The first week of school for many students in Calgary and area is underway, a time that can be very exciting but also very nerve-wracking for many families.
Some Albertans are worried about the state of schools and classrooms for the 2023/2024 school year.
“We know lots of our kids are in classes that are up to 30 or even 40 kids at a time,” said Wing Li, communications director for Support Our Students Alberta. “They’re not getting the optimal attention that they would need right from the teacher.”
Dustin Horlacher, an Airdrie dad with two kids, worries about how his kids will be managed in classes with so many students.
“Carson (my son) has ADHD and (autism spectrum disorder). Unfortunately for Carson, his classmates, and thousands of other students, there’s just not enough staff to adequately support our kids,” Horlacher said.
“I really don’t know how any teacher copes with a class of 28 kids, where students all have different needs, not to mention the extra attention that my son often needs. Carson’s teacher might have to stop multiple times throughout the class to redirect Carson. And that ultimately disrupts the class.”
Horlacher is stressed about how there is no one to support his son during certain times of the day.
“It’s heartbreaking that for us every day, we send Carson to the school with a lunch, but there’s nobody to sit down and help him eat it. He often goes home with an uneaten lunch almost every day.”
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Horlacher is upset not only for his children and other students but he is upset on behalf of the teachers as well.
“Schools (are) at 110 per cent capacity,” Horlacher said.
“I honestly have no idea how teachers can do what they do. And I applaud them all for doing it and I can’t thank them enough for doing it. It takes a special kind of person to teach our kids. I truly hope we can get them the support they need and deserve so they can all help the children be as successful as possible. Our children and teachers just deserve better.”
Li said that the less staff means fewer students are getting the support they need and because of this “more students (are falling) through the cracks naturally.”
Li added that not only are there fewer staff and larger classes but there are also more individual needs of students that teachers will have to manage.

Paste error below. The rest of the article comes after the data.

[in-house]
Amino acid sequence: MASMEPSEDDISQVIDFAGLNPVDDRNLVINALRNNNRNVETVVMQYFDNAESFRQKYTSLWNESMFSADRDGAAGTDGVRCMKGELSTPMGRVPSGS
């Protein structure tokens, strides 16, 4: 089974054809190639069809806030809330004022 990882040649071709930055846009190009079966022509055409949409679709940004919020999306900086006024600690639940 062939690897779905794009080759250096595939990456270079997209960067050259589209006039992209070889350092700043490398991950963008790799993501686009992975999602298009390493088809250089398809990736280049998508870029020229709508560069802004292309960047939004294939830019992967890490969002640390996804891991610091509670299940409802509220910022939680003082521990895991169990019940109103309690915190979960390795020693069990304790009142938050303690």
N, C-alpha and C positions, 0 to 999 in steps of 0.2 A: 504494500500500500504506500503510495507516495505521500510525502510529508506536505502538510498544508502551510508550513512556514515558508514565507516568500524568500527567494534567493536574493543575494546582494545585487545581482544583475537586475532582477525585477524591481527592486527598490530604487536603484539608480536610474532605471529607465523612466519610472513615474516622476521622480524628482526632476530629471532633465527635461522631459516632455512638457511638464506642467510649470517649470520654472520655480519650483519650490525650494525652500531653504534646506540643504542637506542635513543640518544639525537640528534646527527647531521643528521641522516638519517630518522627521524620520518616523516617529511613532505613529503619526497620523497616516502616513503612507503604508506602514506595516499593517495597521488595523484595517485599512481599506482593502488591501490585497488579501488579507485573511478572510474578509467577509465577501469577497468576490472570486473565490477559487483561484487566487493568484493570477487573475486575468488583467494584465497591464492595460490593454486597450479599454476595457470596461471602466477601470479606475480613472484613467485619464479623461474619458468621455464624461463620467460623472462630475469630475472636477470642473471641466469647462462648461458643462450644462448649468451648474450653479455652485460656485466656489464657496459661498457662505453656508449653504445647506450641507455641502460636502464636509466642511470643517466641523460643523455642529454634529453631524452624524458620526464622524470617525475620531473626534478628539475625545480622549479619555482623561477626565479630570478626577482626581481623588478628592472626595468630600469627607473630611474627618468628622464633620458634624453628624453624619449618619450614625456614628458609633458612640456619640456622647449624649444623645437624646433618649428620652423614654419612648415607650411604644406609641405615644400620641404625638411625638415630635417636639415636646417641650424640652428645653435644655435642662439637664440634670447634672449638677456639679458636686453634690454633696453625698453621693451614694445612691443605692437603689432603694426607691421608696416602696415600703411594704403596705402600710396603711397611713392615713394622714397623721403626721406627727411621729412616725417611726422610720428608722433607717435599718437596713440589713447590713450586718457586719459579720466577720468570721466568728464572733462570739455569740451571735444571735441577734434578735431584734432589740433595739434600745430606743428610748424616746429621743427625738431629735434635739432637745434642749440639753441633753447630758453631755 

“We’re talking about not just overcrowded in numbers but overcrowded in terms of complexity. (They’ve) got the teacher running 10, 12 different programs, or in some cases, up to like 18, different IPPs, which are individual learning programs for students,” Li said. “And that becomes really untenable, to juggle all of the different learning programs.”
The Calgary Board of Education wrote in a statement that it has increased its budget by $130 million and said it is focused on addressing the needs of the projected 138,000 students. The board added that it anticipates increasing its full-time staff by 774 positions and of that, 97 per cent will directly deliver and support teaching.
The board said it expects class sizes to stay approximately the same as the 2022/2023 school year.
“Schools and our system are accustomed to making adjustments at the start of every school year, and over the course of the year, to account for ongoing fluctuations in enrolment. Principals work together with Area Education Directors to review class sizes and points of pressure within their schools. This school-based monitoring allows for decisions to be made in the prioritization of funds that may need to address pressures that may occur due to enrolment increases.”
The Calgary Catholic School District said in a statement to Global News that “the Calgary Catholic School District (CCSD) recognizes the benefits and the challenges of smaller class sizes. Space consideration in each school and the composition of classrooms are among the factors we continuously review when allocating available financial and human resources to best support every child’s unique learning needs.”
The CCSD added that Alberta Education stopped reporting class sizes in the 2020/2021 school year.
Rakhi Pancholi, the Alberta NDP education critic and the MLA for Edmonton Whitemud, said the issue is due to “dramatically underfunded education.”
“For four years, the UCP government has dramatically underfunded education. This was the case even while the number of students in Alberta grew every single year, the cost of inflation hit our school system hard, and the complexity of students’ needs in classrooms increased.”
Pancholi said the NDP wants to ensure “that every child receives high quality, relevant, inclusive education in a school where they feel safe and supported.”
Pancholi said that the UCP made promises before the election to help solve these issues but dropped those promises after the election concluded.
“Weeks after the election, Danielle Smith dropped her promise to Albertans to hire 650 teachers and 1,375 educational assistants and replaced it with some vague language and the education ministers mandate letter around ‘exploring incentives’ but teacher retention is equally important. And that begins with making sure teachers know their work and professionalism is valued and respected.”
Alberta’s Education Minister, Demetrios Nicolaides, responded in a statement to Global News.
“We are working hard to keep up with enrolment pressure by increasing funding and building new schools. More specifically, we have increased funding by over 5 per cent and have provided targeted funding to help hire up to 3,000 additional educational staff,” Nicolaides said.
“My mandate letter from Premier Smith calls upon me to continue to significantly expand school builds in our growing communities.”